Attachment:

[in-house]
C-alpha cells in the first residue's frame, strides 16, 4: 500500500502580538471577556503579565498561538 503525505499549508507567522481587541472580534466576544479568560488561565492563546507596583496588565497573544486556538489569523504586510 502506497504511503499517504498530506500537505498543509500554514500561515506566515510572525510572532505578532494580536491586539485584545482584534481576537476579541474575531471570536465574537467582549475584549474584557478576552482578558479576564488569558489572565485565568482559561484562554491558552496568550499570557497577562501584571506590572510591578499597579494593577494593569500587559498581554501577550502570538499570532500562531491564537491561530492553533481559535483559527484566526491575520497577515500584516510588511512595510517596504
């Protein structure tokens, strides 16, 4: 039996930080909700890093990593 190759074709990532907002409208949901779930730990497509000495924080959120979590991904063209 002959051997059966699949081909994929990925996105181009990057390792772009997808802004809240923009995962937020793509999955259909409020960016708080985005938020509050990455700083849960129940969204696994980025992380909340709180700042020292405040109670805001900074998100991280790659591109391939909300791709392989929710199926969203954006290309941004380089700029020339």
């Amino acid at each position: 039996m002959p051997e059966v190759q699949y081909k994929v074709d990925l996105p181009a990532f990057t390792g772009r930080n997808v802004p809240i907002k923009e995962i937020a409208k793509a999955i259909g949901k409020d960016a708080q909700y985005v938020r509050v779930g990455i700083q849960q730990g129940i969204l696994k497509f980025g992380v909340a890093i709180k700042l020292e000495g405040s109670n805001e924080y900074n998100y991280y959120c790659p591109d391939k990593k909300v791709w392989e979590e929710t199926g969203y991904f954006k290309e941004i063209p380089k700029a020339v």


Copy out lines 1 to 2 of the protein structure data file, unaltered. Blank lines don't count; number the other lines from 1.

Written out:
[in-house]
C-alpha cells in the first residue's frame, strides 16, 4: 500500500502580538471577556503579565498561538 503525505499549508507567522481587541472580534466576544479568560488561565492563546507596583496588565497573544486556538489569523504586510 502506497504511503499517504498530506500537505498543509500554514500561515506566515510572525510572532505578532494580536491586539485584545482584534481576537476579541474575531471570536465574537467582549475584549474584557478576552482578558479576564488569558489572565485565568482559561484562554491558552496568550499570557497577562501584571506590572510591578499597579494593577494593569500587559498581554501577550502570538499570532500562531491564537491561530492553533481559535483559527484566526491575520497577515500584516510588511512595510517596504